WS-Transaction. WS-Coordination defines the protocols for creating
activities, registering in activities, and transmitting information to
disseminate an activity. WS-AtomicTransaction defines the Atomic
Transaction coordination type, which is appropriate to use when building
applications that require a consistent agreement on the outcome of a
short-lived distributed activity, where strong isolation is required
until the transaction completes. WS-BusinessActivity defines the
Business Activity coordination type, which is appropriate to use when
building applications that require a consistent agreement on the
coordination of a distributed activity, where strong isolation is not
feasible, and application-specific compensating actions are used to
coordinate the activity. It appears to me that the WS-Transaction
Framework and the Web Services Composite Application Framework
(described below) are playing in more or less the same space and are not
obviously compatible. That is, that they are in competition.

Web Services Composite Application Framework (WS-CAF) - WS-CAF defines a
generic framework for applications that contain multiple services used
in combination (composite applications). It specifies interoperable
mechanisms to set the boundaries of an activity (such as start/end, or
success/failure), to create, access and manage context information, and
to inform participants of changes to an activity. And it supports a
range of transaction models, including simple activity scoping, single
and two phase commit ACID transactions, and recoverable long running
activities. The WS-CAF suite includes three specs published by Arjuna,
Fujitsu, IONA, Oracle and Sun: Web Service Context (WS-CTX
<http://developers.sun.com/techtopics/webservices/wscaf/wsctx.pdf> ) a
lightweight framework for simple context management, Web Service
Coordination Framework (WS-CF
<http://developers.sun.com/techtopics/webservices/wscaf/wscf.pdf> ) a
sharable mechanism that manages context augmentation and lifecycle, and
Web Services Transaction Management (WS-TXM
<http://developers.sun.com/techtopics/webservices/wscaf/wstxm.pdf> )
which comprises three distinct, interoperable transaction protocols that
can be used across multiple transaction managers. A new OASIS TC has
recently been created to further develop the WS-CAF specifications.
WS-Policy
<http://msdn.microsoft.com/webservices/default.aspx?pull=/library/en-us/
dnglobspec/html/ws-policy.asp>  is a grammar for specifying Web services
policy assertions such as authentication schemes, transport protocol
selection, privacy policy, QoS characteristics. Another Microsoft, IBM,
BEA spec, not submitted yet to any standards body.
WS-Addressing
<http://www-106.ibm.com/developerworks/webservices/library/ws-add/>  -
provides transport-neutral addressing for Web services that work through
firewalls, gateways, etc. Another spec from MS/IBM/BEA, it apparently
replaces WS-Routing. I don't think it has been submitted to any
standards body.
WS-Federation - A spec for standardizing the way companies share user
and machine identities among disparate authentication and authorization
systems spread across corporate boundaries. Developed by IBM/MS/BEA/RSA,
I think it is at least partly in competition with the ID-WSF from the
Liberty Alliance, discussed below..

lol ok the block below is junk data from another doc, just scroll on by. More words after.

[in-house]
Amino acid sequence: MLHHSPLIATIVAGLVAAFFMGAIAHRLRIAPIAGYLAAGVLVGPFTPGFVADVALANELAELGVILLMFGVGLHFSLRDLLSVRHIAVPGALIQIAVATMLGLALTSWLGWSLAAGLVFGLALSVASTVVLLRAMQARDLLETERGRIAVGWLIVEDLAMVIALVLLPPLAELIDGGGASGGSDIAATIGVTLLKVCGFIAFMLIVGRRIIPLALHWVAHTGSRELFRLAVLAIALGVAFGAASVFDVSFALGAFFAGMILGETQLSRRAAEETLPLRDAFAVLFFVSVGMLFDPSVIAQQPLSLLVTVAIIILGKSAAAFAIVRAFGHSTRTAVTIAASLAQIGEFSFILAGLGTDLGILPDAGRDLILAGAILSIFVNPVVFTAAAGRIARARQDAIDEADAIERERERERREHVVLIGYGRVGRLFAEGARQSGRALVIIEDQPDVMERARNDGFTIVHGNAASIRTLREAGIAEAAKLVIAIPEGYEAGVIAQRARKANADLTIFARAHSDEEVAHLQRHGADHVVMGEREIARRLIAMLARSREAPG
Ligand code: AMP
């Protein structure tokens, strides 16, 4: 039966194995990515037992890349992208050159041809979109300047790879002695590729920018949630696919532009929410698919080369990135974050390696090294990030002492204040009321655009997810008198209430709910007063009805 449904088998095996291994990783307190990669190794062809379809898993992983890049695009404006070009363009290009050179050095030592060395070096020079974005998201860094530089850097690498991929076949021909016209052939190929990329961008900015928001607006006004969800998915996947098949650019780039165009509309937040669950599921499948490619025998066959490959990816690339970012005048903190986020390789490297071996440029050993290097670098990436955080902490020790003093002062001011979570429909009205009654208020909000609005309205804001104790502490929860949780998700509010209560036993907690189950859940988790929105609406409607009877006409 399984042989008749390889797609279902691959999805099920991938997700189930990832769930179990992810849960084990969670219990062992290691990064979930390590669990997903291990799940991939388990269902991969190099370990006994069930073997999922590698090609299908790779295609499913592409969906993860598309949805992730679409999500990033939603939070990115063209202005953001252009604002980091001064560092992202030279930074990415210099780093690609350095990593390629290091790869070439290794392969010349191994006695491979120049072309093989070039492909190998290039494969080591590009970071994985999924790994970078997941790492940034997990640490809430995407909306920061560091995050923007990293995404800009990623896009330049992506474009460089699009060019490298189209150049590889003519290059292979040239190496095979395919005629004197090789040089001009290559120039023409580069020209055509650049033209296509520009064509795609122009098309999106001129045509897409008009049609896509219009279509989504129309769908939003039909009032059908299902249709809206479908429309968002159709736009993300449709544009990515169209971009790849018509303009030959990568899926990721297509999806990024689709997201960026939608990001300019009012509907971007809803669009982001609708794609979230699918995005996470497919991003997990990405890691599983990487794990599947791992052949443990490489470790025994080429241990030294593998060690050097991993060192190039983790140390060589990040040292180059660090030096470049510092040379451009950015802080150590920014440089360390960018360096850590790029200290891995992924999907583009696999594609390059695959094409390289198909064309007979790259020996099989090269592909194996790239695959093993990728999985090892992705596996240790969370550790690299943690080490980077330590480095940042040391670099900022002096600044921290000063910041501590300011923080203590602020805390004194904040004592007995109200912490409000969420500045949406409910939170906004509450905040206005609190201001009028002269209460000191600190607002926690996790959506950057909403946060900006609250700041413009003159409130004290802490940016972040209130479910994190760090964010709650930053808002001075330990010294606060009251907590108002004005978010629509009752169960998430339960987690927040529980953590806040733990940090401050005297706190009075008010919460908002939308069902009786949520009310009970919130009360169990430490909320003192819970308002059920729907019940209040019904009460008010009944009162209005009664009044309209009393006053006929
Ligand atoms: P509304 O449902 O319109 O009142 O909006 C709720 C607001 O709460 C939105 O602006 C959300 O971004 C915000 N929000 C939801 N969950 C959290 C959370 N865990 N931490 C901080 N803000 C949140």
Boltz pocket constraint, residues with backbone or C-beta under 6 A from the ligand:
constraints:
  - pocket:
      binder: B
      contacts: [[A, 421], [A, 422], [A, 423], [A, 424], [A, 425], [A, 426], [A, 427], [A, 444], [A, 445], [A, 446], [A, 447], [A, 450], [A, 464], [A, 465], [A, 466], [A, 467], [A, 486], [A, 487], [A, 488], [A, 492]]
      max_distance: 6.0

SPML - Service Provisioning Markup Language - exchanging and
administering user access rights and resource information across
heterogeneous environments. How this differs from N other security specs
is beyond me, but supposedly it works in conjunction with WS-Security
and SAML. Currently in "public review" period at OASIS, which means it
is close to being approved as a spec, it has apparently been implemented
in the catalyst industry.
ID-FF - IDentity Federation Framework, from the Liberty Alliance
<http://www.projectliberty.org/> . Defines an architecture for providing
federated network identity that enables single signon functionality for
a user to multiple service providers. Liberty is a major consortium that
does not include MS or IBM, and the products are more or less in
competition with varioius WS-* specs. I think that ID-FF is more or less
along the same lines as WS-Policy. Submitted to OASIS.
ID-WSF - IDentity Web Services Framework - Another spec from the Liberty
Alliance, it builds on ID-FF and provides a framework for identity based
web services in a federated network identity environment. I believe that
ID-WSF is pretty much in the same space, and incompatible with,
WS-Federation. Detailed comparison is beyond the scope of this document,
but it appears that both have a number of components for which there is
no comparable function in the other, with Liberty possibly being the
more fully developed. In addition, they have made different technology
choices for similar functions (e.g. ID-WSF Discovery Services vs UDDI
for WS-Federation.
WSRP <http://www.oasis-open.org/committees/tc_home.php?wg_abbrev=wsrp>
- Web Services for Remote Portlets - Intended to provide "plug-n-play"
for portals and other apps that aggregate content. Recently adopted as
an OASIS standard, the players in the interop testing include BEA, IBM
and Oracle. Microsoft, Sun and many others participated in the TC. This
spec seems to have wide industry participation, but I have no idea how
soon to expect implementation.
Overview of MS/IBM Security roadmap
<http://www.dstc.edu.au/Tech_Transfer/Events/Evolve02/presentations/Kelv
in_Evolve_Sydney_2002.pdf> , a comprehensible slide show.
Microsoft documentation
<http://msdn.microsoft.com/webservices/understanding/specs/default.aspx>
of the WS-* specification stack.
IBM/Microsoft whitepaper
<http://msdn.microsoft.com/webservices/understanding/advancedwebservices
/default.aspx?pull=/library/en-us/dnwebsrv/html/wsoverview.aspv>  on the
WS-* stack.
Received on Wednesday, 1 October 2003 16:08:27 GMT

This archive was generated by hypermail 2.2.0+W3C-0.50 : Tuesday, 3 July 2007 12:25:23 GMT